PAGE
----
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From: "Robert Borski" <rborski@coredcs.com>
Subject: (urth) Star Trek & Alien Stones
Date: Wed, 1 Jul 1998 15:09:55 

Have any Star Trek friends you'd like to introduce to Gene Wolfe? How about
giving them "Alien Stones" to read? I see it basically as Gene Wolfe's take
on the original tv series.

The Gladiator is the Enterprise, Captain Daw is Captain Kirk, and
cyberneticist Polk is Dr. McCoy. In Gene's universe, however (Gene Wolfe,
not Gene Roddenberry), there is no Mr. Spock, but there is a Mr.
Youngmeadow (he's known by no other name) and he's the direct antithesis of
Spock. Spock--a devil figure if I ever saw one, what with those pointed
ears and Vulcan heritage--is as coldly logical and unemotional as a
machine. Youngmeadow, on the other hand, is an empath, a lover of all
cultures and peoples. He's also has the blond good looks of an angel (cf.
Spock's dark saturninity), and his name 'young + meadow' recalls the
verdure of the primordial Garden--as opposed to the fiery connotations of
Vulcan. He is our link back to Eden and symbolizes the concept of
agape--selfless and self-giving love, according to the Bible--and in the
end he sacrifices himself for the betterment of mankind. He's also
resurrected like Christ, further extending the agape link.

Also present on this voyage of the Gladiator/Enterprise is Youngmeadow's
wife. She too is an empath, and named Helen she's as beautiful and
desirable as the legendary Helen of Troy, whose face launched a 1000 ships.
All the men aboard the Gladiator are in love with her ("Everyone,
notoriously, fell in love with empaths"), including Daw. This love is what
the Bible refers to as eros, however, or sexual love, and is obviously less
pure than the agape of both Helen and her husband. Helen also brings to
mind the endless succession of women James Kirk woos and beds in space.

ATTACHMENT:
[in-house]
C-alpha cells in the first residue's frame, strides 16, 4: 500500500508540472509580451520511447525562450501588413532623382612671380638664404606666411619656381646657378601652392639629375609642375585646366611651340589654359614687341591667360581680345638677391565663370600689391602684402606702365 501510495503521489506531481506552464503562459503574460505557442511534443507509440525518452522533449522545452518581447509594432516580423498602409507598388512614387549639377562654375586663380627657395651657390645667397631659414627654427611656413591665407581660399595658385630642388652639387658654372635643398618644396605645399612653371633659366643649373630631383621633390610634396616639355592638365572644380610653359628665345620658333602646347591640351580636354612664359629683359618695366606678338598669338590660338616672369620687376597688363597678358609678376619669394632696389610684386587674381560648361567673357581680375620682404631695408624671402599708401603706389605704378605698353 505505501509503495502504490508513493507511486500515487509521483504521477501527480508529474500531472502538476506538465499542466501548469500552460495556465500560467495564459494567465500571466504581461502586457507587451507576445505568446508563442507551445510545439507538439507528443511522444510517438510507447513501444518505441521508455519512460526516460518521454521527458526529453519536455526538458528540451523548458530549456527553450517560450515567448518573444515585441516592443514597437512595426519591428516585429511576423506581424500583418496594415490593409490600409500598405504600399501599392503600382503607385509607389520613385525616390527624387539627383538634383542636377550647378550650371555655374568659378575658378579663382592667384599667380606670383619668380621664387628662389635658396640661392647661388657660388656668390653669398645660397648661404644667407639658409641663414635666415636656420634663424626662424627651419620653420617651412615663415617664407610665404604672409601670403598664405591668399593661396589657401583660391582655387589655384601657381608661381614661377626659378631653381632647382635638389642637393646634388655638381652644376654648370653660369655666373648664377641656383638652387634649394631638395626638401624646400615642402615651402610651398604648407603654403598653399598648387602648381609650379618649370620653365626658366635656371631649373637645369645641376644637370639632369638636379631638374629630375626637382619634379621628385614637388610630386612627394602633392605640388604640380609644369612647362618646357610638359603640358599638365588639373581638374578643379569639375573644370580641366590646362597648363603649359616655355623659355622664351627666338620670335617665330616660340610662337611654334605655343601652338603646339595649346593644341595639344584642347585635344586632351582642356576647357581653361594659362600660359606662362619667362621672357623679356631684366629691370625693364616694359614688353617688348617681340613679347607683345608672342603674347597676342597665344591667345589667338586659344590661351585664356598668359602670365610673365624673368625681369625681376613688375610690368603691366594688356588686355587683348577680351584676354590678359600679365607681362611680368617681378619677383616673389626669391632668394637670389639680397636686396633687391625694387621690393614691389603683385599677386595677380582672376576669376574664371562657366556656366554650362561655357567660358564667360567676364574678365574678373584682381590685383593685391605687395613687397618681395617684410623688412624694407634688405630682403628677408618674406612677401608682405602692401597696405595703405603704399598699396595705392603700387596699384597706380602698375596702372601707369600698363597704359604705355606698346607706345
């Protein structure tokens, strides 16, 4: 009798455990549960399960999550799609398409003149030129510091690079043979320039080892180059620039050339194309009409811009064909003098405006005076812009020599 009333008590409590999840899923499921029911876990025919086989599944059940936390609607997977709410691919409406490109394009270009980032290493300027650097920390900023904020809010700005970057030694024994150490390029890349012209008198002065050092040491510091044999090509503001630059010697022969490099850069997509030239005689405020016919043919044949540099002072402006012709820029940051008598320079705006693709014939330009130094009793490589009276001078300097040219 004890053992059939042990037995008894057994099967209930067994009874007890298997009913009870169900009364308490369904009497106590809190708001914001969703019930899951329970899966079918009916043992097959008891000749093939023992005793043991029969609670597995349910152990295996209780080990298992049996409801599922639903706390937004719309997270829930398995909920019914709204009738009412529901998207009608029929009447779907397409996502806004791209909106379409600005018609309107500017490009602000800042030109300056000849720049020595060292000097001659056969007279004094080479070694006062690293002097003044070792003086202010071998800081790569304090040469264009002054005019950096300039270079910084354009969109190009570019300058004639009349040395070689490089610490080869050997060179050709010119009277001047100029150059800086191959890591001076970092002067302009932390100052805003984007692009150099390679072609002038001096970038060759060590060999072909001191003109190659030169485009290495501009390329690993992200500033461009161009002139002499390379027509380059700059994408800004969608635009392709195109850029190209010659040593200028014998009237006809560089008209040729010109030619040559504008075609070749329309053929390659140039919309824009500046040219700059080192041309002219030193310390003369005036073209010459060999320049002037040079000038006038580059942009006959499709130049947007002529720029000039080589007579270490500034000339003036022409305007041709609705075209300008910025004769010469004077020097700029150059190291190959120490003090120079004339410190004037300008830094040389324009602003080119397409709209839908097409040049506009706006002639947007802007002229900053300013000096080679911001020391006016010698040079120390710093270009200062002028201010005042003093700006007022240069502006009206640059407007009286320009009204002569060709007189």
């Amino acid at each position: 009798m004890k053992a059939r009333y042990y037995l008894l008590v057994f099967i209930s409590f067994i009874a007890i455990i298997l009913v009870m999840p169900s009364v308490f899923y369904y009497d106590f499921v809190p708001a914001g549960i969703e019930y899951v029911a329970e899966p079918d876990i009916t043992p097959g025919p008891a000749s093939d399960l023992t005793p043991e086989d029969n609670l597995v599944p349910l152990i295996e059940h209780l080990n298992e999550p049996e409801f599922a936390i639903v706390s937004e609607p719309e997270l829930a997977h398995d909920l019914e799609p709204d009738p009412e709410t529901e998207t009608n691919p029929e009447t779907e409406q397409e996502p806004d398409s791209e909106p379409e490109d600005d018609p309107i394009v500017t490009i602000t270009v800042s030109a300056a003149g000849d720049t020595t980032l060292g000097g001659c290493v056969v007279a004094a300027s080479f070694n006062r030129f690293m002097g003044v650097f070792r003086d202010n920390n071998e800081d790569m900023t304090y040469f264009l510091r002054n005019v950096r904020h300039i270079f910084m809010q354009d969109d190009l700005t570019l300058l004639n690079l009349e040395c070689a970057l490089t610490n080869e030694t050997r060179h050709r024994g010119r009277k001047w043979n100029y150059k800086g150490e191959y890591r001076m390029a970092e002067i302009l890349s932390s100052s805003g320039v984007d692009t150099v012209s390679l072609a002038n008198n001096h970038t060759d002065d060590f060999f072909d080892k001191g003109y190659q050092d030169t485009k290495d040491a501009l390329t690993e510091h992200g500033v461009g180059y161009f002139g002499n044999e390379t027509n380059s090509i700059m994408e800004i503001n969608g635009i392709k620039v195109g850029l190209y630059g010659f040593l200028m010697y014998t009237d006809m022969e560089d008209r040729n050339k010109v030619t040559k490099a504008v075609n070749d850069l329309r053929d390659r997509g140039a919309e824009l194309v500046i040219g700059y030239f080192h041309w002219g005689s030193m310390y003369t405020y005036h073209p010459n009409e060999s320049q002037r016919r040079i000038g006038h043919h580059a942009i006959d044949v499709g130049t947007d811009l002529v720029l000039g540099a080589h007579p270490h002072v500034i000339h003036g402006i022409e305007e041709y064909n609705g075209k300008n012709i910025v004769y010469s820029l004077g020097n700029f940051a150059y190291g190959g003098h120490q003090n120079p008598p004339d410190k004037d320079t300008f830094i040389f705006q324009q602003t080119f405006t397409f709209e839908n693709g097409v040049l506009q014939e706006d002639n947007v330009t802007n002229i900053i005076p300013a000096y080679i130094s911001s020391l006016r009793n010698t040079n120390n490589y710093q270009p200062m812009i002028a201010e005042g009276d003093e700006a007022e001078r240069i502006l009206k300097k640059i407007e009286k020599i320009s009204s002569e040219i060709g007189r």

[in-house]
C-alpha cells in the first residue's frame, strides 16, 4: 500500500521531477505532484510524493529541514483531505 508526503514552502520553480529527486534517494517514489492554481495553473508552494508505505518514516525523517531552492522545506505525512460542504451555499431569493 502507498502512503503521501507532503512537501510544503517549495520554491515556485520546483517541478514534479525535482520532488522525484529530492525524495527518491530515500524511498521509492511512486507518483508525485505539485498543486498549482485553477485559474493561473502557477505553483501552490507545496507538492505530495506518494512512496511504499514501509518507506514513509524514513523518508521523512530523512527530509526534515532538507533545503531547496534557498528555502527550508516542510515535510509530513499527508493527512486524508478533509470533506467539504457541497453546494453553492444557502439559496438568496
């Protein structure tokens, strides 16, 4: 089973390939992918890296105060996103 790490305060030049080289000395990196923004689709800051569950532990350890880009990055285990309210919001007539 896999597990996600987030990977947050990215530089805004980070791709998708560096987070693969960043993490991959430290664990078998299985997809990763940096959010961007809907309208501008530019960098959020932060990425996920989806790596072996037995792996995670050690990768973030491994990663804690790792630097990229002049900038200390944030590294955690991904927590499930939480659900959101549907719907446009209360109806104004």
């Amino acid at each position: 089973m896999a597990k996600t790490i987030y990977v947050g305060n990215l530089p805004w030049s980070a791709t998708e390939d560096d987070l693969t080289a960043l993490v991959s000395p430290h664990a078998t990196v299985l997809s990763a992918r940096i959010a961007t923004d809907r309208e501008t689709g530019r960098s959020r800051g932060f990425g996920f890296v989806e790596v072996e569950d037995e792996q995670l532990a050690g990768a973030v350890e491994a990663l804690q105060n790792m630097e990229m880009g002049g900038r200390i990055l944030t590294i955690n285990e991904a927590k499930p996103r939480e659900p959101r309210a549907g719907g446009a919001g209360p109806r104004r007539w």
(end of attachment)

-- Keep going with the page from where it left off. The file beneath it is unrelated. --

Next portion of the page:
Then there's the giant alien ship discovered by the Gladiator. (Anybody
remember "The Corbomite <sp?> Maneuver" from the first incarnation of Star
Trek? "Alien Stones" parallels it in many respects.) Daw, the Youngmeadows
and various other crewmembers undertake an exploration of it (in part their
journey through the ship's interior will resemble FANTASTIC VOYAGE), and
what they eventually decide is that the entire ship may be a single giant
artificial intelligence (though it obviously was built by six-fingered
humanoids, if we're to accept the base 12 and symbology of the ship's
mathematical system). This recalls what Wad, Daw's synthetic  alter-ego,
has mentioned earlier: "Mankind has reached the stage where he evolves
through his machine." What Wad fails to add, however, is: "And as he does
so he himself becomes more machinelike." 

I believe this moving away from the organic--from the stones of the world
to the abstract, whether it's the Wad pc-generated simulation or binary
notation--symbolizes for Wolfe a retreat from the Edenic past, where we
were closer to God. Witness Daw's magnetic copies of the New and Old
Testaments; they're absent in Wad's simulation (although Wad does have the
potential for empathy/agape, according to Helen Youngmeadow). Daw also
avoids the use of sucking furniture to moor him while he sleeps; he's
perfectly content to depend on the atavistic myoclonic response we
inherited from our apelike ancestors (i.e., our arms will grip a tree limb
tighter if we sense we're falling, even in sleep). As Helen mentions
earlier, in regards to what the aliens may have left behind, what betrays
the heart are the things you take with you that are unnecessary. Daw could
use the sucking furniture, but chooses not to. He is at heart content with
what God has given him evolutionarily. Another example of this moving away
from God via machines: the space suits' survival programs, which tend to a
person's every metabolic need, even after death, when the flora in our
intestines become the dominant organisms--another example of false or base
immortality. In many respects as well the giant alien craft is little more
than an asteroid sized version of one of these spacesuits. 

And yet for all its Godless parameters Daw stills likes the alien
ship--this embodies the last Biblical concept of love Wolfe has yet to to
bring in: philos, or brotherly love, and perhaps it is the most important
of the three for a starship captain to have. Daw also understands the
difference between eros and agape, and tries to moderate his approach to
Helen Youngmeadow's desirability (recall as well the quote from the New
Testament he cites about marriage in heaven).  He is "Alien Stones" only
complete human being, although the Youngmeadows are almost there. And while
the rest of humanity may elect to forsake its bond with God by entering
into congress with soulless machines, he will not. 

As for the non-simulated Captain who taught Daw everything he knows, and
who Daw describes as "A real captain...[and]... a crusty bastard [who]
generally knew what he was doing"?

I submit he's an older, wiser James T. Kirk.

scolex/Robert Borski


*More Wolfe info & archive of this list at http://www.urth.net/urth/

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